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Amid Gig Economy Tax Debate, Deliveroo Wins Key Ruling

by Jason Gorringe, Tax-News.com, London

17 November 2017


Following a damning ruling against gig economy ride-hailing service Uber, which provided that its drivers are entitled to rights typically reserved for employees, Deliveroo has successfully argued that its gig economy delivery drivers, of takeaway food, are self-employed.

Uniquely in the case of Deliveroo, it was agreed that its relationship with its riders does not constitute an employer-employee relationship. Special importance was given to the fact that riders can substitute themselves by asking another rider to take a job, even after accepting it. The ruling came from the Central Arbitration Committee on November 14, 2017.

An earlier ruling against Uber from the London Employment Tribunal, upheld this month on appeal, had raised concerns that digital economy companies could face footing taxes normally borne by traditional employers on behalf of those making a living by offering services to users through their gig economy, web-based applications. Uber is expected to appeal again.

The Uber case was seen as a major setback for the development of the gig economy, which has appealed to individuals as it has all but eliminated the barriers to market entry in many markets, such as the provision of accommodation services, or slashed associated operating costs. The Tribunal decided that Uber drivers are entitled to receive holiday pay, a guaranteed minimum wage, and are entitled to breaks. It was decided that Deliveroo need not provide the same benefits.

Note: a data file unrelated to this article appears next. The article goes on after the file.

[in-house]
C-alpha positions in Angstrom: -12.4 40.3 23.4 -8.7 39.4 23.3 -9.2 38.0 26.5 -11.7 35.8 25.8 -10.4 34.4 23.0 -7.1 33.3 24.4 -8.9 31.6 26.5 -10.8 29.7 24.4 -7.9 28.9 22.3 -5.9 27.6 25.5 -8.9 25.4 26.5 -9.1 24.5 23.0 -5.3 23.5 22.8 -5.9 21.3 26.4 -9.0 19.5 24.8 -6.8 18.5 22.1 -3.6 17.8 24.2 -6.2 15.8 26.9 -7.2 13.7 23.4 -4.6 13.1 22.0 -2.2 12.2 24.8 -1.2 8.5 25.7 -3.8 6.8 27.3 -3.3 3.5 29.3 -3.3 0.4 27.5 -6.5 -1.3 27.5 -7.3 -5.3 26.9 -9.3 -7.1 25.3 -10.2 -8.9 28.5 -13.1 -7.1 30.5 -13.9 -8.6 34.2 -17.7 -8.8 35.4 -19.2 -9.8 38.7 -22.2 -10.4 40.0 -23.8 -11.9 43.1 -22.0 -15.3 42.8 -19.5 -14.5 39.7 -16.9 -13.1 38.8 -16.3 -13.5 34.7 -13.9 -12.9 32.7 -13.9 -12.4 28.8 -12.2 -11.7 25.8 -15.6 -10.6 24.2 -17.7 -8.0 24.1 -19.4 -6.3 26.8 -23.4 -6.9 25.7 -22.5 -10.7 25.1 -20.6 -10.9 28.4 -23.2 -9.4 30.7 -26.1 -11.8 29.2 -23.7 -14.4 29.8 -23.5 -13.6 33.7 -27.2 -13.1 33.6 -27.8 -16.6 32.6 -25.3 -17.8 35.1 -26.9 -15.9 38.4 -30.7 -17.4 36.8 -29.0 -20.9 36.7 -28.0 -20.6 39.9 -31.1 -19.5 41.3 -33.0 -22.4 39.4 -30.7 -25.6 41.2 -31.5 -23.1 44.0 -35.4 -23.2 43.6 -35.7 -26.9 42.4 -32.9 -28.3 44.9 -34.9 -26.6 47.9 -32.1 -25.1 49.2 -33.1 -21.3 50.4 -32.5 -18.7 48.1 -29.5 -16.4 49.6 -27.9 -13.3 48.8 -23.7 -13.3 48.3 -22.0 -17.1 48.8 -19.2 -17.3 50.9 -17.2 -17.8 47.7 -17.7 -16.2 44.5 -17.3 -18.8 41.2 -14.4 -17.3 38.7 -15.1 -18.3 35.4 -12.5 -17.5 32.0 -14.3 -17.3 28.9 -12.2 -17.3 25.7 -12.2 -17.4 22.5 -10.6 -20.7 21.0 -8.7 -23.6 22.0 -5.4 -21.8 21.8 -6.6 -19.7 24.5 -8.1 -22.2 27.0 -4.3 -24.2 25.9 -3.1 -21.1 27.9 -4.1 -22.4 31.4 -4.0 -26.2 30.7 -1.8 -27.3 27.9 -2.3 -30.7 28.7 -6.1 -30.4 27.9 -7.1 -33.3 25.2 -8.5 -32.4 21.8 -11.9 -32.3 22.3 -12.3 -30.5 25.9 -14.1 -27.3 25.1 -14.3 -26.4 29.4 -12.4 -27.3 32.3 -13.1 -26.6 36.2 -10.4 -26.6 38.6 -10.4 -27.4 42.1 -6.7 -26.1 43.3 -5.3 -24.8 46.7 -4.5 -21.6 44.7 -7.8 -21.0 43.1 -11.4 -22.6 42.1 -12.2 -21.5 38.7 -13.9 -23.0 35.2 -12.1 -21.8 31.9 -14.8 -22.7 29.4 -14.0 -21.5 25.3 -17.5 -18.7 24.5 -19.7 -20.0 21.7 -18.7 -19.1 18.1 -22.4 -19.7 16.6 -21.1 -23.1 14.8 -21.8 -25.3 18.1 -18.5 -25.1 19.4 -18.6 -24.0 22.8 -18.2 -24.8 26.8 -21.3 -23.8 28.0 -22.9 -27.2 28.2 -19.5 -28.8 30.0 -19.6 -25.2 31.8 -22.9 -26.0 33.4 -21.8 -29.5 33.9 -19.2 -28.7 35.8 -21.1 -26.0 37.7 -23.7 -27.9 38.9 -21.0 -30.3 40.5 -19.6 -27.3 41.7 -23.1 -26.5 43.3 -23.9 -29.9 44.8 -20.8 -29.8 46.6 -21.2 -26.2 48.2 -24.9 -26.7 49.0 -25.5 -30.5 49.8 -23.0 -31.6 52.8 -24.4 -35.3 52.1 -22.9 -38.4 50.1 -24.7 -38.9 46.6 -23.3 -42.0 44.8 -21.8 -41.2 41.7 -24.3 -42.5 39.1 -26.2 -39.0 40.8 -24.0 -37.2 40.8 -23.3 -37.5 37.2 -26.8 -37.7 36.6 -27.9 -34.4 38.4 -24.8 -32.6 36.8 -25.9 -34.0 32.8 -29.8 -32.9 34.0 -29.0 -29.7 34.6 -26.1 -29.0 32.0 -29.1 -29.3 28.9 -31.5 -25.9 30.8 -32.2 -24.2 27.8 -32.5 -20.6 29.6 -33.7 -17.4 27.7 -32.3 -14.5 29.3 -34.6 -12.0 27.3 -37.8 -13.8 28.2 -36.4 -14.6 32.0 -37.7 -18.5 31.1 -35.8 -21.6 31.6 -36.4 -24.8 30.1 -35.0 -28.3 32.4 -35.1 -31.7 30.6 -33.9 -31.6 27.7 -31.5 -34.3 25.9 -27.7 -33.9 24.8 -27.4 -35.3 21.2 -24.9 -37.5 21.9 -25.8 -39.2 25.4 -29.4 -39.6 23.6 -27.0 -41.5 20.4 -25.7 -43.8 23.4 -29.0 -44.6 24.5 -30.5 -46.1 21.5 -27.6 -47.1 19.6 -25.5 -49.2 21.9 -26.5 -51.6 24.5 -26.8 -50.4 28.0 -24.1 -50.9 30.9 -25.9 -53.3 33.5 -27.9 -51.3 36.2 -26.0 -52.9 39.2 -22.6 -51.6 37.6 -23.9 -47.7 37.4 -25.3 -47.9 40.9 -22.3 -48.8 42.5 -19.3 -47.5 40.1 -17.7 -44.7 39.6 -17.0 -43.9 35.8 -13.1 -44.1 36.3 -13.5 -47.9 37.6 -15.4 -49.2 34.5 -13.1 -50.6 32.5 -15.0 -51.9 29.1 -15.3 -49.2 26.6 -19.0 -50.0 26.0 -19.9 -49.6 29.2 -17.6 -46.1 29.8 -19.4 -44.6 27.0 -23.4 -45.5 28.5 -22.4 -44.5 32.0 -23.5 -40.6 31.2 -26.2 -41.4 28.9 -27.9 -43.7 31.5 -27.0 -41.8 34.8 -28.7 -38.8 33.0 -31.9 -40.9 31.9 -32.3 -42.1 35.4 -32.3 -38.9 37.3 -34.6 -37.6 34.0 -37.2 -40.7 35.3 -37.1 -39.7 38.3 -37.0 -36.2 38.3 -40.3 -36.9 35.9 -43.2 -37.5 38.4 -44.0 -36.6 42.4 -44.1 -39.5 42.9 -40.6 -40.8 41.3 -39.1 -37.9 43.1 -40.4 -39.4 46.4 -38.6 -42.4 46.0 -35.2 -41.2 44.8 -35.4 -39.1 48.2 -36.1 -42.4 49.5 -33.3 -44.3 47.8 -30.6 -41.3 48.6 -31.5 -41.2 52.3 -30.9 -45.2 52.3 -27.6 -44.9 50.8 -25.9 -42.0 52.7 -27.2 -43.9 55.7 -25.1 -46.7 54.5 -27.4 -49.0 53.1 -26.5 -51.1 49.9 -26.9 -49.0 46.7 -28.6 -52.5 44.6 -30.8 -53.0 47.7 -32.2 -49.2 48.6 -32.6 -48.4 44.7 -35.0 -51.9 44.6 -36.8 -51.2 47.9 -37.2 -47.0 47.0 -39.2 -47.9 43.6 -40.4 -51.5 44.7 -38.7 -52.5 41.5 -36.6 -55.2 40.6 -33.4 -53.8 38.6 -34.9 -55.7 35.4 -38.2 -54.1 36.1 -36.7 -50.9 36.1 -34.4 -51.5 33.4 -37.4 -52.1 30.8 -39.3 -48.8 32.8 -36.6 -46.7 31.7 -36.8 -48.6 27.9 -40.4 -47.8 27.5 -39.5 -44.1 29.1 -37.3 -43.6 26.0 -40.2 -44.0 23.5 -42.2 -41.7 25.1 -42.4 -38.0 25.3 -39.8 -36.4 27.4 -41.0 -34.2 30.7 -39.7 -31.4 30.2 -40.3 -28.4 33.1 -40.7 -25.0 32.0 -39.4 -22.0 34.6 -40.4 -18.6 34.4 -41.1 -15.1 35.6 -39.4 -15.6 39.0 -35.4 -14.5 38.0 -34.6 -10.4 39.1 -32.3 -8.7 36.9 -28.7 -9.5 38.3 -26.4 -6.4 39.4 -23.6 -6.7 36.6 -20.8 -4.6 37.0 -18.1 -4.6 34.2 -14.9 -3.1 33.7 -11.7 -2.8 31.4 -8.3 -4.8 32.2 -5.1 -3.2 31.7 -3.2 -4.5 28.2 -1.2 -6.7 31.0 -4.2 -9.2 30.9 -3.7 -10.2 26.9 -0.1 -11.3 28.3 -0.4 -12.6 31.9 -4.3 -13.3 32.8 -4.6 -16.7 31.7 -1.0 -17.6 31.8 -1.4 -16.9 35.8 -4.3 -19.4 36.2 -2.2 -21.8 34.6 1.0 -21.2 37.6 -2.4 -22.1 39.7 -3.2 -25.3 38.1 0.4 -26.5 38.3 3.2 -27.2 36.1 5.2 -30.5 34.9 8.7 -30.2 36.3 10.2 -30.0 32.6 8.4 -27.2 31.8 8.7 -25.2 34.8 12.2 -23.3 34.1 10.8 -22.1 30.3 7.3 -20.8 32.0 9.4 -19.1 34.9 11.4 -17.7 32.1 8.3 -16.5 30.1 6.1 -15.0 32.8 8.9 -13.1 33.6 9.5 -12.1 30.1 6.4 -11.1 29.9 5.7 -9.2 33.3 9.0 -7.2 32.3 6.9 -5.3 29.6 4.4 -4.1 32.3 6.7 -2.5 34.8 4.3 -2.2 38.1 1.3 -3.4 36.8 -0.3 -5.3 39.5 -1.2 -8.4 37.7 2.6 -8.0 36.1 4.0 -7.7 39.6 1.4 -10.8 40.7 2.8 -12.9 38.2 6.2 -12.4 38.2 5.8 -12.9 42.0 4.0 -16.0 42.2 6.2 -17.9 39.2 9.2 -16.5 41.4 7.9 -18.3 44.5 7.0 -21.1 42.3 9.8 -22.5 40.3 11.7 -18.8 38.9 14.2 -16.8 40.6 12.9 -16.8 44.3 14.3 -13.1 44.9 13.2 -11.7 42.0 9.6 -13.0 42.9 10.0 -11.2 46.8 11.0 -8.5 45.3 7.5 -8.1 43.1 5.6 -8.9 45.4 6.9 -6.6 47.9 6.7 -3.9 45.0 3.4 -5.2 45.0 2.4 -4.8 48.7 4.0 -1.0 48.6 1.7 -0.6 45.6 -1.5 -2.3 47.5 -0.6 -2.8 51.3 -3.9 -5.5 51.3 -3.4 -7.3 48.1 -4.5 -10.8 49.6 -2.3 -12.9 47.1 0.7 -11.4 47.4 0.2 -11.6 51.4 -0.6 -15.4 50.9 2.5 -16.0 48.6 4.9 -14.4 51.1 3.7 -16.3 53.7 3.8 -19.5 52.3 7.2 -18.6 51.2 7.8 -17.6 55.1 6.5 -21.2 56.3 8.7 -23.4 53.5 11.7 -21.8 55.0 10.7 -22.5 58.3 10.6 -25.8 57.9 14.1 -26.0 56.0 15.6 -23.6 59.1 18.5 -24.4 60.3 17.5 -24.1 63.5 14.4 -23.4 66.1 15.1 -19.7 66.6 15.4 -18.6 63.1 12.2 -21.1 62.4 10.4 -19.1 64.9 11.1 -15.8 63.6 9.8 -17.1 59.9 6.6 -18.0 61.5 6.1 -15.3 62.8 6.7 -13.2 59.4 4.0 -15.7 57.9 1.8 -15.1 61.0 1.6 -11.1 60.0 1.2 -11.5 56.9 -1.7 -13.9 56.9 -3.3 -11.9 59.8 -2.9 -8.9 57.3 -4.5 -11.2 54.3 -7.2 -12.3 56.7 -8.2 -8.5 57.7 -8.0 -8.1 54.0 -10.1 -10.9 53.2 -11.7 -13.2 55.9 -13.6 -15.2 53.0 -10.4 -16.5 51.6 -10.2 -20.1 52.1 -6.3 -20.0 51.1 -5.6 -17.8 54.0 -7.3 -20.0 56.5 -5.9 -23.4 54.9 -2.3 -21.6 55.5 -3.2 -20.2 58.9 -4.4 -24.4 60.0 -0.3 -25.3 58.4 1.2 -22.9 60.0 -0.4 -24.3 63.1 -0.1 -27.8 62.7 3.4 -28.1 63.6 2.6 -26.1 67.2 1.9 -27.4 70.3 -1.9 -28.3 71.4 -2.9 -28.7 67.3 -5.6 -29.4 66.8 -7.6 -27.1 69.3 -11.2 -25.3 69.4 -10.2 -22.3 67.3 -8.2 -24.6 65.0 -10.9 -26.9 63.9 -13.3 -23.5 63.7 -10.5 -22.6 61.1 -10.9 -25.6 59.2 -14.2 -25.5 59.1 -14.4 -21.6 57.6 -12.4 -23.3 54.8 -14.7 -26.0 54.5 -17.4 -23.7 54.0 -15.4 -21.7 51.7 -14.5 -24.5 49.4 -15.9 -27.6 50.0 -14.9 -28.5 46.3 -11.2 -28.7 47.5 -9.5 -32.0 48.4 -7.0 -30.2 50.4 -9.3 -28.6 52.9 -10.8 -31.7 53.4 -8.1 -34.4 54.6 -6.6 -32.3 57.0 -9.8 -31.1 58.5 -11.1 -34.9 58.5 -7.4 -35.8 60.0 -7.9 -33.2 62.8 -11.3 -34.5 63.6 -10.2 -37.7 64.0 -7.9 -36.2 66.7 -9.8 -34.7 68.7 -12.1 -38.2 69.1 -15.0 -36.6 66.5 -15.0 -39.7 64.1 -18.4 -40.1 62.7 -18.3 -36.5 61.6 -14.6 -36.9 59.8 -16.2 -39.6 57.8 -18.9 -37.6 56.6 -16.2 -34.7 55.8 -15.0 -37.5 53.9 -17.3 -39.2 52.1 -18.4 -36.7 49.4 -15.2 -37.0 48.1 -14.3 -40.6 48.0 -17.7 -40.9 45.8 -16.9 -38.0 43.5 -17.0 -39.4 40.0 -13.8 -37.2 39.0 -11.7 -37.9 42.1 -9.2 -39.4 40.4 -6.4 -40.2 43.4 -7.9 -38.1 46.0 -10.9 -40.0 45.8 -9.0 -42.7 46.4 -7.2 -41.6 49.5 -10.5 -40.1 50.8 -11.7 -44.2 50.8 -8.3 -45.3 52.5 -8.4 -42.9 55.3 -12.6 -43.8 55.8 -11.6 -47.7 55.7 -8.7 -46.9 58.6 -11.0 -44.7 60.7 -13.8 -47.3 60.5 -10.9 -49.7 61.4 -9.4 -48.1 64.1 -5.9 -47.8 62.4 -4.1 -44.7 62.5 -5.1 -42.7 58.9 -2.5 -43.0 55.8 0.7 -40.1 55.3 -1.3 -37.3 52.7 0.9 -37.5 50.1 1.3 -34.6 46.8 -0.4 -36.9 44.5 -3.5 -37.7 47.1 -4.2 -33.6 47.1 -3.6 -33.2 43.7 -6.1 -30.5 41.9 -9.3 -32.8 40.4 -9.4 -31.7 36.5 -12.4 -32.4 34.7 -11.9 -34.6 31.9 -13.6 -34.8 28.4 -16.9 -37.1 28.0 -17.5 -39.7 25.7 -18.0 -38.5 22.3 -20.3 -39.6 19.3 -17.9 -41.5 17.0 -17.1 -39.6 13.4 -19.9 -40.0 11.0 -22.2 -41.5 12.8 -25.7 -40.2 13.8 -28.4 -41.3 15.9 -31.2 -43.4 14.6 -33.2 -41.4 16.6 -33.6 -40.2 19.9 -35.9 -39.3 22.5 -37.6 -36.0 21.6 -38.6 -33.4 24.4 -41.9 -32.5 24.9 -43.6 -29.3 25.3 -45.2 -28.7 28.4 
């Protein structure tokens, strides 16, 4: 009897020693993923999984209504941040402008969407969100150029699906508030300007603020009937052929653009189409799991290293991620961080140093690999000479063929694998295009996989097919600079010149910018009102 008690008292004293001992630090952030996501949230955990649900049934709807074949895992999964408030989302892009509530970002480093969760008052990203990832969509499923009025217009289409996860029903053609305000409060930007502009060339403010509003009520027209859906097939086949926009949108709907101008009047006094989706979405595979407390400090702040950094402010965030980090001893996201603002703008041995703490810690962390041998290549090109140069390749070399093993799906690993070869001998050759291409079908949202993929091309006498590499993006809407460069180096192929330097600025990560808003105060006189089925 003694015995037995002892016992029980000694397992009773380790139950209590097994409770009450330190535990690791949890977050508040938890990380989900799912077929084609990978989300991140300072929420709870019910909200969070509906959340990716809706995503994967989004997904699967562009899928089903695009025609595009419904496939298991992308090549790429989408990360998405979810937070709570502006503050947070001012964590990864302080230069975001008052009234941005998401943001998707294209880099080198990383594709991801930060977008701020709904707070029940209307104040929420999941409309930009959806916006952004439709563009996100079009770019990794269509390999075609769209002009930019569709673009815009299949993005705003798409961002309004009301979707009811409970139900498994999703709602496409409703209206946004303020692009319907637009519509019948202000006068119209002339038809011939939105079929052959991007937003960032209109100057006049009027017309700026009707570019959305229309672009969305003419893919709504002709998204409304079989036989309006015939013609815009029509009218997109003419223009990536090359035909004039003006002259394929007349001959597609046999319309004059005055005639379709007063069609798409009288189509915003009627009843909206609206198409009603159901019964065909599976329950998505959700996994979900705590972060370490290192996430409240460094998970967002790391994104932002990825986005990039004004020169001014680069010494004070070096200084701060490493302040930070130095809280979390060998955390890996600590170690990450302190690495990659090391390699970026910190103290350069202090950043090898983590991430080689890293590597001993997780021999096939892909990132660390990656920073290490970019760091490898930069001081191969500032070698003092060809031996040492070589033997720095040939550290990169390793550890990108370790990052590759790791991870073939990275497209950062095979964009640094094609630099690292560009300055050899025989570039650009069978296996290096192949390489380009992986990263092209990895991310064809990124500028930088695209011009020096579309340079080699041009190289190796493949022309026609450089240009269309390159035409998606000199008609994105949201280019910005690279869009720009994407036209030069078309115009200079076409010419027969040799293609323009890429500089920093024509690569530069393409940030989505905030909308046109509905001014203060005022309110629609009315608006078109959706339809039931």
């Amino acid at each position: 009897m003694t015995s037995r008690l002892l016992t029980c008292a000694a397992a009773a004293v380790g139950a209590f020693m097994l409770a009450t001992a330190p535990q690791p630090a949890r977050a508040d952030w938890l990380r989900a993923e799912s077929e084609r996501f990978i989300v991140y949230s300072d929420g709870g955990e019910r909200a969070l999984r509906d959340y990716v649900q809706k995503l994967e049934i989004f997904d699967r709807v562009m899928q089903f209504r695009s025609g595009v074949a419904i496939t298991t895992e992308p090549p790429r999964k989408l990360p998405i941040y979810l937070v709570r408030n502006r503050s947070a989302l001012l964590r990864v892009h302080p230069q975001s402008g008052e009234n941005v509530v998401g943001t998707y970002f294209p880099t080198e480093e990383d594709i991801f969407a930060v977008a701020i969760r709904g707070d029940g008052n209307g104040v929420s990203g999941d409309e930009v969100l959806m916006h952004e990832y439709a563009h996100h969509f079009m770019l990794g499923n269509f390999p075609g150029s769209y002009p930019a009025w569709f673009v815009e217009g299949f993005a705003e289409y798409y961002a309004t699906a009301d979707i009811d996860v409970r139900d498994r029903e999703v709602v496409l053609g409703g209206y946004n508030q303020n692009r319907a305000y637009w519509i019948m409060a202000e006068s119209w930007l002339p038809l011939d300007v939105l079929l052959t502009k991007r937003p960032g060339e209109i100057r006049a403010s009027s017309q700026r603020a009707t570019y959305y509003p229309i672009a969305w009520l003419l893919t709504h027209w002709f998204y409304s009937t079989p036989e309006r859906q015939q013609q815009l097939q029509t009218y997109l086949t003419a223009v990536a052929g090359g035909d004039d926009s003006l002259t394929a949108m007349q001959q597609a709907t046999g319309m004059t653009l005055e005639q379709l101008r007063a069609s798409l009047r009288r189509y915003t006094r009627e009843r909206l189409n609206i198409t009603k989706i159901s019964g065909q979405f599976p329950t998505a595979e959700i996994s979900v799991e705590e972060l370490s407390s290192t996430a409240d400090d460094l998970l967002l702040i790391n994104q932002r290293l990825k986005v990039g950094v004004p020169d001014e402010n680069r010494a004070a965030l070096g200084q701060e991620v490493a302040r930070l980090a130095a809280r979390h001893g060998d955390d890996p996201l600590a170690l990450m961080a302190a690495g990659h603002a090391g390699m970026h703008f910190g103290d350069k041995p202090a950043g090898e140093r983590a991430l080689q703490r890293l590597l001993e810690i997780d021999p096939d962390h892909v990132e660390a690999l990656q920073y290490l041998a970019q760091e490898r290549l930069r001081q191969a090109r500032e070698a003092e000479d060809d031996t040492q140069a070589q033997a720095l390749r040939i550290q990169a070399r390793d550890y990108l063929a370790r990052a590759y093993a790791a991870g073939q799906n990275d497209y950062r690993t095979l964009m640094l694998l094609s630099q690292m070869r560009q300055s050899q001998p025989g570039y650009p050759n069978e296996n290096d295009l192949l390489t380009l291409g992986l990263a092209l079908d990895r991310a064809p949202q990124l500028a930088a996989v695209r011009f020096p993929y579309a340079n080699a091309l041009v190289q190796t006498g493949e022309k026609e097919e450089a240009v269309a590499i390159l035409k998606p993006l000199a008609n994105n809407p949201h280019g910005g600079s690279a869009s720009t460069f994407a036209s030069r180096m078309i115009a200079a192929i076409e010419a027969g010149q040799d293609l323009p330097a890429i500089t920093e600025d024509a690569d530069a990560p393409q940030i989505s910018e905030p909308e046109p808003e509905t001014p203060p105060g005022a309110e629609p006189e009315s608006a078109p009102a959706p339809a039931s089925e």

Although the ruling did not discuss tax implications for Uber, the ruling could open the door to Uber becoming liable to taxes in the UK for its drivers, such as National Insurance (social security) contributions. It could also potentially result in a change to its VAT treatment.

The Good Law Project has launched legal action concerning Uber's VAT arrangements. Jolyon Maugham QC is seeking a decision from the High Court over whether the supplies facilitated by Uber should be liable to VAT – specifically he is asking whether a supply is made by an Uber driver, or whether the supply is made by Uber, by asking questions about his eligibility to an input tax credit for VAT that would be liable on a fare paid.

Given the potential tax advantages that could potentially be lost by gig economy firms as a result of the Uber ruling, the ruling in favor of Deliveroo will be welcomed by many business owners.

TAGS: individuals | Insurance | tax | business | value added tax (VAT) | law | employees | United Kingdom | food | social security | individual income tax | services | Employment

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